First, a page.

‘Lightning in a bottle:’ Statue commission chair disappointed by decision

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Don Gathers (center), the commission’s chairman, is disappointed by the group’s recommendation to keep the Confederate statues in their original locations. Photo by Eze Amos Don Gathers (center), the commission’s chairman, is disappointed by the group’s recommendation to keep the Confederate statues in their original locations. Photo by Eze Amos

In a 6-3 vote, Blue Ribbon Commission members recommended that the city keep its General Robert E. Lee and Stonewall Jackson statues in their current Lee Park and Court Square locations, though the committee’s chairman Don Gathers voted otherwise.

“We as a commission and as a city missed an opportunity here to show some real progress,” Gathers says.

Mayor Mike Signer created the commission on race, memorials and public spaces after Vice-Mayor Wes Bellamy called for a rally to remove the Lee statue from Lee Park in March, because some members of the community have been offended by the celebration of Confederate heroes in a post-Civil War era.

“It is my sincere belief that for us to take no action, which in essence is what I personally feel that we’ve done, means that we have bowed down to a segment of society in our area that has no real relevance here anymore,” Gathers says about the November 1 vote to let the statues stay. His commission was elected to evaluate the presence of similar statutes in town and recommend to City Council what should be done with them.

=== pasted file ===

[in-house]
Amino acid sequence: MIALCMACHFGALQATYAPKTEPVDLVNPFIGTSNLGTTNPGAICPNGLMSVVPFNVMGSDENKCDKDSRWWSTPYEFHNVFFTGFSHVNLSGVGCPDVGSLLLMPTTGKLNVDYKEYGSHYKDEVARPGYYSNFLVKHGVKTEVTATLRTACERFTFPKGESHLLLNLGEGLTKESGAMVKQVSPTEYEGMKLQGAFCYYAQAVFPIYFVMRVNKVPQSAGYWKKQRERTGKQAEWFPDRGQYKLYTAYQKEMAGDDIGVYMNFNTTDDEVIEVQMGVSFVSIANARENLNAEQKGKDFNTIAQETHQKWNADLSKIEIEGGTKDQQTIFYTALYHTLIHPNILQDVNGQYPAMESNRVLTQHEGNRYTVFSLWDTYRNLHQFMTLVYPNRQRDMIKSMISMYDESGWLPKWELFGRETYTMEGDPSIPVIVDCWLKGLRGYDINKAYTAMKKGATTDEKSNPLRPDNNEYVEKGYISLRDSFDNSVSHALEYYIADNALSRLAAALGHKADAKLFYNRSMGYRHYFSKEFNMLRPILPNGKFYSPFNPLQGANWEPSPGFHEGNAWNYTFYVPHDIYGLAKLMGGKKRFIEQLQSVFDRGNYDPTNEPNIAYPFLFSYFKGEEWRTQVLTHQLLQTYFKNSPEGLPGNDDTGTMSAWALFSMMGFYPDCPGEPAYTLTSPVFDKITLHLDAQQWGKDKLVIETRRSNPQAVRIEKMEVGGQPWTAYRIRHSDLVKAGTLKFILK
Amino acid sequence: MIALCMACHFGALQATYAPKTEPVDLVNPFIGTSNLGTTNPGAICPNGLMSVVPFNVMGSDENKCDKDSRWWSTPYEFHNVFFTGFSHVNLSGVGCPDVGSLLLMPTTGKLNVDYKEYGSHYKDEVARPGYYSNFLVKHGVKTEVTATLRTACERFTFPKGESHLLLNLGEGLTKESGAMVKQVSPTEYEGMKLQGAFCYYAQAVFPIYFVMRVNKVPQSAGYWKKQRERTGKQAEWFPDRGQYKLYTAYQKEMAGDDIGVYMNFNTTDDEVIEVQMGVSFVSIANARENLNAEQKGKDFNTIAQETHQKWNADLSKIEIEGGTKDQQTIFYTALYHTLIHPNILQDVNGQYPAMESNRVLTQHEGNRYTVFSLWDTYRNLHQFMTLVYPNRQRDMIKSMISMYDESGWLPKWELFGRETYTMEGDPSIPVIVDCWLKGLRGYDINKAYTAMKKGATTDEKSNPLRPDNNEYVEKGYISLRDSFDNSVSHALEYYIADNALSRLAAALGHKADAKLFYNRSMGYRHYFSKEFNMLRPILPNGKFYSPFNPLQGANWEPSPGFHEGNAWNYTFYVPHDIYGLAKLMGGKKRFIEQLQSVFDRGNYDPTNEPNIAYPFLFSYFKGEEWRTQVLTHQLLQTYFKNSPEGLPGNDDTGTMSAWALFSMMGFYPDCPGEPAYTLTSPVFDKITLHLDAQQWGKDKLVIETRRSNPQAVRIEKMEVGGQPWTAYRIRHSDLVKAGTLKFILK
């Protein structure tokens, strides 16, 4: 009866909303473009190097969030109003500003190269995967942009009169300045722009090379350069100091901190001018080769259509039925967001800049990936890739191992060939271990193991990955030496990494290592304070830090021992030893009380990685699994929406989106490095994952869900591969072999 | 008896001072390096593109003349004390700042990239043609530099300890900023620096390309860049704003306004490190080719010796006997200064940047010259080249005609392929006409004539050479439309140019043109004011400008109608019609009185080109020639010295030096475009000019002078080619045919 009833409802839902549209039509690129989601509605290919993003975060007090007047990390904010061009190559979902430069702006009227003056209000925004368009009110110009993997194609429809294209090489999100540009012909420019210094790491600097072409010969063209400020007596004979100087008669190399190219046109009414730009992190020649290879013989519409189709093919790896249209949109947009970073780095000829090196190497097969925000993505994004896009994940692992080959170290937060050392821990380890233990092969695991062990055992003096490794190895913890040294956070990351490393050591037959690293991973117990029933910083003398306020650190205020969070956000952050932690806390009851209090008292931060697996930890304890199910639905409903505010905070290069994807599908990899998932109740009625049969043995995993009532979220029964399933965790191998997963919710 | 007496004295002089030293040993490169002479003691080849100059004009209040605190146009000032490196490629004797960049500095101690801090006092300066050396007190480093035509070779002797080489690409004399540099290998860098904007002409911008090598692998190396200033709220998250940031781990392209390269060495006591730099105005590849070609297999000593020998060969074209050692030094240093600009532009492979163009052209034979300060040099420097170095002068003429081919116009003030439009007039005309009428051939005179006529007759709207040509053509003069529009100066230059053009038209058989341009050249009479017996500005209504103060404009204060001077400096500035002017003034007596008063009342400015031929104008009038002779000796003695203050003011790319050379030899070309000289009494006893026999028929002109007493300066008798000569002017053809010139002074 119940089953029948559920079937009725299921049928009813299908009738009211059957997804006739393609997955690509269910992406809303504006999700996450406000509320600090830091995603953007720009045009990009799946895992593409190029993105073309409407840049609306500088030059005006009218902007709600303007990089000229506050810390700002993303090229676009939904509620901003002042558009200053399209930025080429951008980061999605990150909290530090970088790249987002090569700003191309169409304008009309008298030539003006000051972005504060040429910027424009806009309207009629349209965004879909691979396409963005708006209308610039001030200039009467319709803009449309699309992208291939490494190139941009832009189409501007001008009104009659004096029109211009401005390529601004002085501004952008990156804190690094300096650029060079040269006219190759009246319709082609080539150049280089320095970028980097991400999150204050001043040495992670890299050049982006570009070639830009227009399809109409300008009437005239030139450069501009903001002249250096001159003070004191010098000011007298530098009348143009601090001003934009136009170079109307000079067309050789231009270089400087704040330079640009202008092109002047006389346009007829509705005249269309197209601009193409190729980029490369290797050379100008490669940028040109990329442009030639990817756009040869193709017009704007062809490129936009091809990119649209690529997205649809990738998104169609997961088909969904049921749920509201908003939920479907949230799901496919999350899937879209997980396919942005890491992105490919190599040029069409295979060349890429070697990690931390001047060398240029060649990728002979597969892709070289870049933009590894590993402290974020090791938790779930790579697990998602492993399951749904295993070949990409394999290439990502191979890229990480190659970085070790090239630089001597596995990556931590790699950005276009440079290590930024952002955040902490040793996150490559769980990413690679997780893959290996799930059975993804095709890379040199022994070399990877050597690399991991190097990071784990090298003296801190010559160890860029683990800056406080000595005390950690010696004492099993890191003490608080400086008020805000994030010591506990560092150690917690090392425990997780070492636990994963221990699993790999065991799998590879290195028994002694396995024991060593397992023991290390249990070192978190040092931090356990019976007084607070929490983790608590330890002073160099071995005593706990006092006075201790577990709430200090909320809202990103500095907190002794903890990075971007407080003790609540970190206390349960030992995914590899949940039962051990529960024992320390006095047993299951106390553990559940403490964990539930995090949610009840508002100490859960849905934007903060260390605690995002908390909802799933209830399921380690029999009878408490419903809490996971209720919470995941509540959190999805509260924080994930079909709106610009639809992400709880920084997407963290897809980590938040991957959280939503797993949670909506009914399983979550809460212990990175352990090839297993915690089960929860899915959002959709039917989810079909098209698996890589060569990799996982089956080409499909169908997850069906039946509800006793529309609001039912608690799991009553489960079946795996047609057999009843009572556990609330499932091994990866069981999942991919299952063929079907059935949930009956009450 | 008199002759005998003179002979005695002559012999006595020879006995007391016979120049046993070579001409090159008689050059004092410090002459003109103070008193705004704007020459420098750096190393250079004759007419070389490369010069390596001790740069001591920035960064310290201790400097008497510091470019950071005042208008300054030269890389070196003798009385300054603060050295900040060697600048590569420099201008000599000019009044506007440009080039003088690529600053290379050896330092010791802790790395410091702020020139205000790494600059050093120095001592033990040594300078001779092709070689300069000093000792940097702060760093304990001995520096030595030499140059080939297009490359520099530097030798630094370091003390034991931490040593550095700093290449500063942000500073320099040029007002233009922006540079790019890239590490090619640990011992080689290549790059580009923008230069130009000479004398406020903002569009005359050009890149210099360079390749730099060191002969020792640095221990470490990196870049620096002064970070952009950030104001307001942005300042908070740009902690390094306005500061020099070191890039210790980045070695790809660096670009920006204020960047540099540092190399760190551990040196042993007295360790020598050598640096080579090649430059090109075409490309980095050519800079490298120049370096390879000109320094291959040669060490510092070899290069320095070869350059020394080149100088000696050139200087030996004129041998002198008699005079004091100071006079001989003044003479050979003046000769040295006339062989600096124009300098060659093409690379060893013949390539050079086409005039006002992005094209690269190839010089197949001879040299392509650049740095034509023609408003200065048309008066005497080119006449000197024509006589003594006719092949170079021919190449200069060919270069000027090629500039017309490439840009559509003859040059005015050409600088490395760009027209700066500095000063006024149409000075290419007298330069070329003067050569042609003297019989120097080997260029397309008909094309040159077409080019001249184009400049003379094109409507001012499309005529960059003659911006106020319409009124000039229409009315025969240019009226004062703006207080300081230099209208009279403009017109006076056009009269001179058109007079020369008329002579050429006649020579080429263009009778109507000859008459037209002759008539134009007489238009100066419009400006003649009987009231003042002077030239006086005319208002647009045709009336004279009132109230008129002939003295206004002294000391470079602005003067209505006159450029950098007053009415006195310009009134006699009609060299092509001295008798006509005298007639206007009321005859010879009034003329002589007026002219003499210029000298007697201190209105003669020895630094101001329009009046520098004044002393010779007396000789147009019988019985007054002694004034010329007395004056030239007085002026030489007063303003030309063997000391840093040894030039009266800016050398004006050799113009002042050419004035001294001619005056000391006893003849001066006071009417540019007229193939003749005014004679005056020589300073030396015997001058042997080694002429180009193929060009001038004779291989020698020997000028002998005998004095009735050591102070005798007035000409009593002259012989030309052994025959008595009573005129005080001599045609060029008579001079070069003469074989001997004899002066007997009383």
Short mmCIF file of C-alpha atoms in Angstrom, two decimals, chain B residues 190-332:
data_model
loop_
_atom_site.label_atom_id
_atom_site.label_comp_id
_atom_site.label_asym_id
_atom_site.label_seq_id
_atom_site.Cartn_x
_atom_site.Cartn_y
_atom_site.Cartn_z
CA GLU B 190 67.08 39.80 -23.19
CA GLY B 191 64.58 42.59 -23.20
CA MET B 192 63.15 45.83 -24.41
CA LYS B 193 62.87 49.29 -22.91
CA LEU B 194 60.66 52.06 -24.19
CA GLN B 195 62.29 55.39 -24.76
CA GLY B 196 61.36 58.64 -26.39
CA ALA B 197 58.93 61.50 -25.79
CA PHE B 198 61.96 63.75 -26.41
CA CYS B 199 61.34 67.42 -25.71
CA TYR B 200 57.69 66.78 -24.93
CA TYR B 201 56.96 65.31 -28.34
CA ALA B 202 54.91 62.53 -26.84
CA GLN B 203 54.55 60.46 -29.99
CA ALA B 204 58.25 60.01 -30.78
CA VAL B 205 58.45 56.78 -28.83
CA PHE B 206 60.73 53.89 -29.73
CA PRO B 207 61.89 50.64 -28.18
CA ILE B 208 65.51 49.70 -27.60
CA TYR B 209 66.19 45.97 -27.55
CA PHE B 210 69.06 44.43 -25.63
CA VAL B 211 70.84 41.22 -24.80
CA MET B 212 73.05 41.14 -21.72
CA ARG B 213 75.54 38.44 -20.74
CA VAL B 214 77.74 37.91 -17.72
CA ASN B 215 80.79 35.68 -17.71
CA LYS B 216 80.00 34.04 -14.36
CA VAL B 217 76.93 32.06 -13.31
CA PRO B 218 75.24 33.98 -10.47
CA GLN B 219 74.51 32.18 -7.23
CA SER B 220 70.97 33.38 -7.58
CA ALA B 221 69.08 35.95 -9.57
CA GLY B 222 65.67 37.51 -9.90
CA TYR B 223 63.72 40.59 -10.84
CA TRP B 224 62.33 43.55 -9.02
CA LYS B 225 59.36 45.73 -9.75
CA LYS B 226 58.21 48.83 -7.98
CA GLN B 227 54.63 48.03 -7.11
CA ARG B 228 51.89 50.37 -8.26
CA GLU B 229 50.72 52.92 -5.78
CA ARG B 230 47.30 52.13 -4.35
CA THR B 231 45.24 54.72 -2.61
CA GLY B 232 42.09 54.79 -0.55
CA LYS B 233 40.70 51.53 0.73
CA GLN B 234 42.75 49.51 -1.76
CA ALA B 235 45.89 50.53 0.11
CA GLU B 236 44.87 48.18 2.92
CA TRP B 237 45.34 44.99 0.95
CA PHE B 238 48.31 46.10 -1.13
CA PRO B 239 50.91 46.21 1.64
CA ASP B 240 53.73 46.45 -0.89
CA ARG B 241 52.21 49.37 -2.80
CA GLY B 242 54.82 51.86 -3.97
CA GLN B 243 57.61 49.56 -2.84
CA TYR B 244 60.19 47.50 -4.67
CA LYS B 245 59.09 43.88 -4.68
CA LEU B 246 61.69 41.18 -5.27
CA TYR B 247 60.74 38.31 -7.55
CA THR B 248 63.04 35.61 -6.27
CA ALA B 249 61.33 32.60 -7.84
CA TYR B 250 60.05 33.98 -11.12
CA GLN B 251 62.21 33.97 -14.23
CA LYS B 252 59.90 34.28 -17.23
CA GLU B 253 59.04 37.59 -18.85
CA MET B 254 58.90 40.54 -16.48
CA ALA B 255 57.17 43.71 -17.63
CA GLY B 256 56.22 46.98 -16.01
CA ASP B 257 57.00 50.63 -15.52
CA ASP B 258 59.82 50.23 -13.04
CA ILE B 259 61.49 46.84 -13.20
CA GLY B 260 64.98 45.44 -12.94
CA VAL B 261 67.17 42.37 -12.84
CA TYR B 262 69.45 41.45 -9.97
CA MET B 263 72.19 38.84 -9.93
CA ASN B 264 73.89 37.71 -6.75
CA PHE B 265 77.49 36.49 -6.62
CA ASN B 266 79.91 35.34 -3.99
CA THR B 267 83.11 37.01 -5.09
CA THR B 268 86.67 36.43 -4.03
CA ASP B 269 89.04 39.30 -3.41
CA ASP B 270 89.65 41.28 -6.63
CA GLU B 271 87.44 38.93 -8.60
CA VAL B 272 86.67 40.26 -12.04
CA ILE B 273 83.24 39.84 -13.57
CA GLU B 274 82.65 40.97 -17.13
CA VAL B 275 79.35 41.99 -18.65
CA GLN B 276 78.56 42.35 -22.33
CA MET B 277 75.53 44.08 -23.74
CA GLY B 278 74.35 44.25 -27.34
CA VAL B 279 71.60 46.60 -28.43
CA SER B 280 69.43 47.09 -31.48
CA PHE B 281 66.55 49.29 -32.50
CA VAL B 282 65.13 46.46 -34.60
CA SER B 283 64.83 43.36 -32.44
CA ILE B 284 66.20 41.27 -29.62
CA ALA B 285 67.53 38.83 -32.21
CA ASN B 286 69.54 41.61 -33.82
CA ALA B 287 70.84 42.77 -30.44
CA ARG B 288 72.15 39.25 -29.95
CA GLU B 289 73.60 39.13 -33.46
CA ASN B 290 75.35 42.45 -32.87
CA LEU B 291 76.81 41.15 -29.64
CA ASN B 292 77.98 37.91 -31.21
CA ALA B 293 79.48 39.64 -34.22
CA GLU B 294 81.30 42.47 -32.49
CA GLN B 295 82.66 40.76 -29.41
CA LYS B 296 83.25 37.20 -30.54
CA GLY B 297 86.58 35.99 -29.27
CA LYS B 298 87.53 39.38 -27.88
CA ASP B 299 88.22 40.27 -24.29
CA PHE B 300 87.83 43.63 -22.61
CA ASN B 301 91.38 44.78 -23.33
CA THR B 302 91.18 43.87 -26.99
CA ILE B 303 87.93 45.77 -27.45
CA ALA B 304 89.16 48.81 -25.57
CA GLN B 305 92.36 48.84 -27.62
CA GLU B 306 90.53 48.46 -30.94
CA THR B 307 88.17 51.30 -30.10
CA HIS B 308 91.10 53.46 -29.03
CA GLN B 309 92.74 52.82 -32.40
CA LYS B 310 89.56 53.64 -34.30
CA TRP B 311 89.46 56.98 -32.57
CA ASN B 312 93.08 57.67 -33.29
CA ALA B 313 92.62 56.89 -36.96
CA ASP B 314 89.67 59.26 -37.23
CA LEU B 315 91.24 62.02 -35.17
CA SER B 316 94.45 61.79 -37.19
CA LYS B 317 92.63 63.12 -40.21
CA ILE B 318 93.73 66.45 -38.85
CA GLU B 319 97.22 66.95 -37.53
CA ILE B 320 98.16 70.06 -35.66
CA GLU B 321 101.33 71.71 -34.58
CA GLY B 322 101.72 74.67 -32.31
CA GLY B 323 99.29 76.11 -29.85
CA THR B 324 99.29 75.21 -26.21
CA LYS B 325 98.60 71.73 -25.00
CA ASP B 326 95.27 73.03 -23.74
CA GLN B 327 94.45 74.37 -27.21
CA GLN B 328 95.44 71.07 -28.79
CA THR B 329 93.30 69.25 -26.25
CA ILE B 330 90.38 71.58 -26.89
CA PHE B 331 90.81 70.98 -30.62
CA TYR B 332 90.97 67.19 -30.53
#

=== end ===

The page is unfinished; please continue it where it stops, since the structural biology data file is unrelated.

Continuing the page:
He continues, “Unfortunately, the commission didn’t vote to capture the lightning in a bottle when we had the chance to do so.”

The controversy has been fueled by passion, he says, and members of the public at each meeting have spoken strongly about either keeping the memorials in place, further contextualizing them or moving them out of their public parks and into private areas.

And each idea, either presented by the public or the commission, has been heavily criticized. But Gathers says he hasn’t taken the scrutiny to heart—“I’ve refereed high school and college basketball for over 20 years,” he says, laughing. “I’m used to criticism.”

One of his ideas, which he says most of the commission members seemed interested in at one point, was moving the statues to McIntire Park because Paul Goodloe McIntire gave them to the city in the early 1900s.

“I couldn’t think of a better place for them to reside than in the park named after him,” Gathers says.

From 6-9pm on November 10 at Walker Upper Elementary School, the Blue Ribbon Commission will present to the public a portion of the final recommendation it will make to City Council on December 19. Time will be set aside for public comment.

Gathers says commissioners will further explain the recommendation to contextualize the memorials in their respective parks with a more expanded version of the history the statues represent.

“There are some who don’t know for certain that that particular [task] can be accomplished,” Gathers says. “That was a real concern throughout the discussions.”

And what will those contextualizations look like? It’s up in the air.

“I think the plan was to pretty much leave that up to Council,” he says.

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